you search the list archives, you'll find that whenever we talk about new
APIs, they're very rooted in specific use cases.


>
> -- Dirk
>
> >
> >
> > -Nicholas
> >
> >
> >
> > ______________________________________________
> >
> > Commander Lock: "Damnit Morpheus, not everyone believes what you
> believe!"
> >
> > Morpheus: "My beliefs do not require them to."
> >
> > ________________________________
> >
> > From: whatwg-bounces at lists.whatwg.org
> > [mailto:whatwg-bounces at lists.whatwg.org] On Behalf Of Jeremy Orlow
> > Sent: Tuesday, April 06, 2010 6:55 AM
> > To: Nicholas Zakas
> > Cc: whatwg at lists.whatwg.org; Dirk Pranke
> >
> > Subject: Re: [whatwg] Proposal for secure key-value data stores
> >
> >
> >
> > Sorry for misunderstanding your original suggestion.
> >
> > On Wed, Mar 31, 2010 at 1:13 AM, Nicholas Zakas <nzakas at yahoo-inc.com>
> > wrote:
> >
> > I certainly can't argue against a focus on JS crypto. :) What I'd like to
> do
> > is eliminate what I believe will be a repeated pattern for developers in
> the
> > future. It would be really nice if, in addition to having access to
> crypto
> > functions, there was an area where I could stick data that would get
> > encrypted automatically (and of course, where I could be sure the data
> would
> > be eliminated after a set amount of time).
> >
> >
> >
> > It seems to me that Dirk is right that crypto in the browser is a more
> > general problem and that a general crypto API would be much more valuable
> > than creating new APIs with similar/duplicate functionality + crypto.
> >  Optimizing for "repeated patterns" probably should wait until we see
> what
> > patterns are actually common.  :-)
> >
> >
> >
> > My proposal is less about encryption and more about providing better
> control
> > over how data is stored and for how long.
> >
> >
> >
> > Can you provide some concrete use cases for expiration of content?
>  They'd
> > probably have to be pretty dramatic to warrant creating yet another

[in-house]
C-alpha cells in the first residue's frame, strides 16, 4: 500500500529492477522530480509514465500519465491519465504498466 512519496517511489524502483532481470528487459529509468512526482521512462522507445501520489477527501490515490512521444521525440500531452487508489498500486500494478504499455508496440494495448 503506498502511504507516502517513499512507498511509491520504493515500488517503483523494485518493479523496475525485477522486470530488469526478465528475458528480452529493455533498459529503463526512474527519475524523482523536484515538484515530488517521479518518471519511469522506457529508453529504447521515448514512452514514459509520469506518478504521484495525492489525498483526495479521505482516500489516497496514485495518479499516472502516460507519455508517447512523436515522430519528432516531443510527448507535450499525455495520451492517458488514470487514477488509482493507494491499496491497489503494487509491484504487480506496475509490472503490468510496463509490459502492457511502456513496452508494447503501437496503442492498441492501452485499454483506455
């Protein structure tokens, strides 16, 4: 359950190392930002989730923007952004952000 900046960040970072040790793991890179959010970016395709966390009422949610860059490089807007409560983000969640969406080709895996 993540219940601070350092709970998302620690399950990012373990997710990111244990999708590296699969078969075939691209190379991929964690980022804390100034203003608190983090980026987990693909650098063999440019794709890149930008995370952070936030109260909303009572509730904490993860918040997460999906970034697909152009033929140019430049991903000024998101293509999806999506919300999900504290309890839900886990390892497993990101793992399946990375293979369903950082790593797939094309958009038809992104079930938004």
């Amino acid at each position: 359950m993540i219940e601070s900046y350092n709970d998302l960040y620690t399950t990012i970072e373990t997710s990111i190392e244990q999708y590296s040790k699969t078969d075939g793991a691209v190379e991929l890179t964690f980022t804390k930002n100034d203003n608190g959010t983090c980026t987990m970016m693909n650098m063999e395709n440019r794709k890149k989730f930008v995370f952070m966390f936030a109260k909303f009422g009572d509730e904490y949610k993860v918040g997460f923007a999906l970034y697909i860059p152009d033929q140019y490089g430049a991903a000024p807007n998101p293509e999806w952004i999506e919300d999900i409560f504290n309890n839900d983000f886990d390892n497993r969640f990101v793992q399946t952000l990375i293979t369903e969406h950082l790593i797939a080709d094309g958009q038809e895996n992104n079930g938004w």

> storage
> > mechanism.
> >
> >
> >
> > Maybe this can somehow be integrated into IndexedDB?  There's very little
> > chance of it being a v1 feature, but maybe we could make sure it's
> possible
> > to add in future versions.
> >
> >
> >
> > -Nicholas
> >
> > ______________________________________________
> > Commander Lock: "Damnit Morpheus, not everyone believes what you
> believe!"
> > Morpheus: "My beliefs do not require them to."
> >
> > -----Original Message-----
> >
> > From: whatwg-bounces at lists.whatwg.org
> > [mailto:whatwg-bounces at lists.whatwg.org] On Behalf Of Dirk Pranke
> > Sent: Tuesday, March 30, 2010 3:09 PM
> > To: Nicholas Zakas
> > Cc: whatwg at lists.whatwg.org; Jeremy Orlow
> > Subject: Re: [whatwg] Proposal for secure key-value data stores
> >
> > On Tue, Mar 30, 2010 at 2:06 PM, Nicholas Zakas <nzakas at yahoo-inc.com>
> > wrote:
> >> Yes, that's precisely what I'm talking about. It seems to me that this
> >> will end up being a pretty common pattern (encrypting/decrypting data
> stored
> >> locally).
> >>
> >> The idea behind letting the key to be defined by the developer is to
> allow
> >> any usage that developers deem appropriate for the situation. For
> example,
> >> one might want to only use a server-generated key to access the data, in
> >> which case this data won't be available offline but will be used to
> >> supplement the online behavior. Another might determine the key based on
> >> some information in a cookie, which is less secure but does allow
> offline
> >> access while also ensuring that if the cookie changes or is deleted, the
> >> data remains secure.
> >>
> >> The idea behind the expiration date is to allow developers to be sure
> the
> >> data won't stay around on disk indefinitely. Think about the Internet
> caf?
> >> use case where people are repeatedly logging in and out - we don't want
> >> everyone's data living on that computer for however many years it's in
> use.
> >>
> >> One way or another, I think JavaScript crypto is going to be important
> in
> >> the next few years.
> >
> > Perhaps we should instead focus on a set of JS Crypto APIs, since that
> > is largely orthogonal to the storage APIs?
> >
> > -- Dirk
> >
> >
>